In Other Words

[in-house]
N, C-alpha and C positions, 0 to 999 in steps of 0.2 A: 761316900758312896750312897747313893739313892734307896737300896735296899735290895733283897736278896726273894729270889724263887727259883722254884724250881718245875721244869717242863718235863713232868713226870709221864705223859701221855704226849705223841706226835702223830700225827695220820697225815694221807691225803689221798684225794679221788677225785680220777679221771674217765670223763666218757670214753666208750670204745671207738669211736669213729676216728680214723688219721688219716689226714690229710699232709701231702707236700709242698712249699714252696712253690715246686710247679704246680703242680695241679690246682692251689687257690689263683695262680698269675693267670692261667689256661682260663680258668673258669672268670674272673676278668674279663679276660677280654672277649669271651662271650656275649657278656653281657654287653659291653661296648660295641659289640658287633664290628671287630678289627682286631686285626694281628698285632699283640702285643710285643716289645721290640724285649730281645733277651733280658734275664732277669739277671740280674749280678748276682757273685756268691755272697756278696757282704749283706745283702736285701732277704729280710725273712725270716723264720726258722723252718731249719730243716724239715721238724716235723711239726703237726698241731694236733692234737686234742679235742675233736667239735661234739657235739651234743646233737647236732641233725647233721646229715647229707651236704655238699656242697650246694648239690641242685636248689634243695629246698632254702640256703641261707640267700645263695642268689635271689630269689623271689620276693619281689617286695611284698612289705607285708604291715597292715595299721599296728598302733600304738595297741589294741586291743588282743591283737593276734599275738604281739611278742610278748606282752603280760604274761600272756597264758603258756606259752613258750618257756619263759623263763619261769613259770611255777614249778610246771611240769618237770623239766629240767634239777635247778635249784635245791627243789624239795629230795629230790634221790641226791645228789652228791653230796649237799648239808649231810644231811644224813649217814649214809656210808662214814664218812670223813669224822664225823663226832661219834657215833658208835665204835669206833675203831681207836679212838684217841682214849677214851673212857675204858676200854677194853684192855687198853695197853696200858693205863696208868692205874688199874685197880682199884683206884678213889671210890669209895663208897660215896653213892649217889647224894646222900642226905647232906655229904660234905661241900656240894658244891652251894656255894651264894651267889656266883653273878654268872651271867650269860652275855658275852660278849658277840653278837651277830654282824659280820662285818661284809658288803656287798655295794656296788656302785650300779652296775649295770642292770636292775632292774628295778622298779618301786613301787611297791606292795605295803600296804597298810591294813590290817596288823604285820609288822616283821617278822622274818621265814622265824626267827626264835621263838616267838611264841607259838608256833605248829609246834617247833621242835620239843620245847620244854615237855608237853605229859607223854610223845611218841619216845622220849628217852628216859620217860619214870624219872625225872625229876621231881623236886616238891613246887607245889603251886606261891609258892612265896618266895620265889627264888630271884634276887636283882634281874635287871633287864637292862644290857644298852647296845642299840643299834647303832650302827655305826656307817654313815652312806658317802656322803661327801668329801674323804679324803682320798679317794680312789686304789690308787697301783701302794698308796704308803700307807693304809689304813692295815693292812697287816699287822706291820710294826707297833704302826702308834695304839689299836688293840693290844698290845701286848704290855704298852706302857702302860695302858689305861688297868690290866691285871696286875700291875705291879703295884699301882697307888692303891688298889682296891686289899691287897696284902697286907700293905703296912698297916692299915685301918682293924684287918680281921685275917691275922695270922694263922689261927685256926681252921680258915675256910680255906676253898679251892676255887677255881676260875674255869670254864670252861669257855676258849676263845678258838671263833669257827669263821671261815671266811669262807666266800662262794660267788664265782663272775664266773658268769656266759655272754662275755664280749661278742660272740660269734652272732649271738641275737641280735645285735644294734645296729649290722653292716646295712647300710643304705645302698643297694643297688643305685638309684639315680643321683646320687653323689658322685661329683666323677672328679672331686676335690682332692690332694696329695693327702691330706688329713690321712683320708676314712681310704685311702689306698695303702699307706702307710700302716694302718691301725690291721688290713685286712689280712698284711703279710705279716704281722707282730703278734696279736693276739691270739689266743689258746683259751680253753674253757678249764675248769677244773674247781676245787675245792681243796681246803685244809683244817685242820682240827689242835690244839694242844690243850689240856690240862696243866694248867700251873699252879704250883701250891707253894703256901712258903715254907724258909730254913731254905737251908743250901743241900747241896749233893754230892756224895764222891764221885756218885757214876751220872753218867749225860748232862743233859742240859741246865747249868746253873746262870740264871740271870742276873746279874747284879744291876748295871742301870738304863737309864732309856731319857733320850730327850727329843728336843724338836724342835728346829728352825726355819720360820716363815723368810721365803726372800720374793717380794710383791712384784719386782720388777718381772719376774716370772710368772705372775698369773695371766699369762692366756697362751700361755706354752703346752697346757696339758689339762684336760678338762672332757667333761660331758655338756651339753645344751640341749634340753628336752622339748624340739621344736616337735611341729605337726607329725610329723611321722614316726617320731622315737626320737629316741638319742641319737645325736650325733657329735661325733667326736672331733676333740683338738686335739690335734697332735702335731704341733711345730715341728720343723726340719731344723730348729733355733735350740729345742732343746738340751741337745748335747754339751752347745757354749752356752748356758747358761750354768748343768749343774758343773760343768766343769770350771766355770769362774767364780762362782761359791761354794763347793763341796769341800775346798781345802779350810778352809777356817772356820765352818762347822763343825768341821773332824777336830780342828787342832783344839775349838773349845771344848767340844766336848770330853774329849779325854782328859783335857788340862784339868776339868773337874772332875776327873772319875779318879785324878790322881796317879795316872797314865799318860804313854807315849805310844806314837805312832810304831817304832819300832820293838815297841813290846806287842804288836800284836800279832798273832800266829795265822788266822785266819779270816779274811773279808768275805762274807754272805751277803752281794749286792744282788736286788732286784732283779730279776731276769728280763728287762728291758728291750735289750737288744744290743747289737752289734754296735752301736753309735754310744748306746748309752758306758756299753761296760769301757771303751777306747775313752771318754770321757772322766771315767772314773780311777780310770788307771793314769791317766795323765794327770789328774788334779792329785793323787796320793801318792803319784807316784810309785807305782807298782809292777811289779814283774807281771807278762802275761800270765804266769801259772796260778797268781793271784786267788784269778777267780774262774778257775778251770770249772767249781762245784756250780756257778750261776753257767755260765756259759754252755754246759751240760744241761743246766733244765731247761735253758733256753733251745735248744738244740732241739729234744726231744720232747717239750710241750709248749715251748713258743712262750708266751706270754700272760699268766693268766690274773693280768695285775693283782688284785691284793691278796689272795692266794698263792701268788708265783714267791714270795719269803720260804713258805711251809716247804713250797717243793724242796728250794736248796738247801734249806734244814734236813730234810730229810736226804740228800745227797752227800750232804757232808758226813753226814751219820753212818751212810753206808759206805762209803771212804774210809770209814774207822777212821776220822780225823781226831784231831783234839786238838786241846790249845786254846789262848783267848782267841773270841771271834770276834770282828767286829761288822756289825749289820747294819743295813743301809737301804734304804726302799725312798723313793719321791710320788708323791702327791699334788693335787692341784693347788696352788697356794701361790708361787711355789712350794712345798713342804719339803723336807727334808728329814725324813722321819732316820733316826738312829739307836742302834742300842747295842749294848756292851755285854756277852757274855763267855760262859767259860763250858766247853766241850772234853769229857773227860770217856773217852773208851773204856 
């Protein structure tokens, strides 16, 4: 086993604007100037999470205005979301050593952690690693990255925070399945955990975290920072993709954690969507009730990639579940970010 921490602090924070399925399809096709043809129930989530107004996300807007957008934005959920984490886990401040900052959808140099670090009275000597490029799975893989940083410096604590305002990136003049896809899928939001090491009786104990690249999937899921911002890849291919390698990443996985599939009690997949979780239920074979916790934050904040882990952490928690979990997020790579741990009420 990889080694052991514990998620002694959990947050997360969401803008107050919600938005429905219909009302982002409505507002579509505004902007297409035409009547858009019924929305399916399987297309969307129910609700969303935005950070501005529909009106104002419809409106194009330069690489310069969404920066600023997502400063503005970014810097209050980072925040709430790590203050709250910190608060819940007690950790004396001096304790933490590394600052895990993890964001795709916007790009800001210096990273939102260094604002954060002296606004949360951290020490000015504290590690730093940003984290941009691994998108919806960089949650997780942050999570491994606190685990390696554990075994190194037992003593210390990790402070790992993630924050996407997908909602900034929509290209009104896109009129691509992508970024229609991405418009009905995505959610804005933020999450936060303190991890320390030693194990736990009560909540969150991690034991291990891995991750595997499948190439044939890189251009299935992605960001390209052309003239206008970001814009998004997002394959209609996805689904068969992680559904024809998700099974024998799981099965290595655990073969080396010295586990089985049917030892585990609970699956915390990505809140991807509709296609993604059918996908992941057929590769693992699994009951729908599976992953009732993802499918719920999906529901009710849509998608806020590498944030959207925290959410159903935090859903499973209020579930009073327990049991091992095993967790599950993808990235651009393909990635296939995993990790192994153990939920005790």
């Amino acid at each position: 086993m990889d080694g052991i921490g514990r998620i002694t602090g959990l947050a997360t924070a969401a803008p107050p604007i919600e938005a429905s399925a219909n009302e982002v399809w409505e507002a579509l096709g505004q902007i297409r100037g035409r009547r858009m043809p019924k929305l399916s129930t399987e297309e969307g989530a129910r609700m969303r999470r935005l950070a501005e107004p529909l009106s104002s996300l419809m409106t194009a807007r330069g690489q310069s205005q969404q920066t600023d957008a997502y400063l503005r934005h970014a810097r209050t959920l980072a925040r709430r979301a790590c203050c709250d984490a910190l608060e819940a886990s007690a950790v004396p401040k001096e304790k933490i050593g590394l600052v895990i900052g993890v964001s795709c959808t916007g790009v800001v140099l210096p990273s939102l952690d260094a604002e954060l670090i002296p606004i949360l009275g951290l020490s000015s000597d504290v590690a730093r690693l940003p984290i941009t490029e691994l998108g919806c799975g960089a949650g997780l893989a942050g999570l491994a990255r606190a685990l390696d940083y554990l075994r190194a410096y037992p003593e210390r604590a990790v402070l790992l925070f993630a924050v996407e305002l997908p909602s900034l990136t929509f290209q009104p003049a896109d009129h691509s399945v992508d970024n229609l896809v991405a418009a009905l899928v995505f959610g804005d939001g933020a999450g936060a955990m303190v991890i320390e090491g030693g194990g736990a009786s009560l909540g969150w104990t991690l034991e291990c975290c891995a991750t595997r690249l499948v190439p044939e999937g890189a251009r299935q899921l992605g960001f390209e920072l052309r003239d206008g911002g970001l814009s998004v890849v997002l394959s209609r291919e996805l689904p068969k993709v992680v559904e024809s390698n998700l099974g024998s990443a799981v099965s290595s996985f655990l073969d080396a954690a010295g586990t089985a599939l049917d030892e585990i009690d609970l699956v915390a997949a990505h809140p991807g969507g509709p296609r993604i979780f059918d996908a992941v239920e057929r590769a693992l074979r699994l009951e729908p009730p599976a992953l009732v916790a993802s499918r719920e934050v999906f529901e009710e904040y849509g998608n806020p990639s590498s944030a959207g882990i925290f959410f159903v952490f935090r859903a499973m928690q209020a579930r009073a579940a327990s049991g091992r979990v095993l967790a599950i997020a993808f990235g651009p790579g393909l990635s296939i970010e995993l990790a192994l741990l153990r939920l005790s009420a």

This habit of speech, which, it seems to me, somewhat qualifies the northern New Englander’s reputation as a man of few words, is much easier to hear than it is to explain. Perhaps it has something to do with life as it is lived in unpredictable extremes of weather and climate which can make solstice and equinox little more than dates on the calendar. That the subject of the weather inspires those speculative, conjectural habits of thought and response in which we Yankees seem to reside most comfortably can be verified early any morning among the men who begin their day at the back of the Teago General Store in South Pomfret, Vermont. Sitting there in March or April next to the coffee machine with its sign saying “We’re probably going to raise our coffee to 50 cents someday” (even the store owner, a New Jersey native, has succumbed to the local idiom), even the most definite opinions about whether we have finally come to the end of winter are always cheerfully undercut and concluded with the consensus, “But you never can tell.” On Teago’s front steps one cold, overcast November morning, I thought I smelled snow in the air and asked Wayne, the woodsman, if snow was coming. He answered in a string of qualifiers that, to an outsider, would sound more like the beginning than the end of a conversation, "It almost seems as if it might be," and headed for his pickup.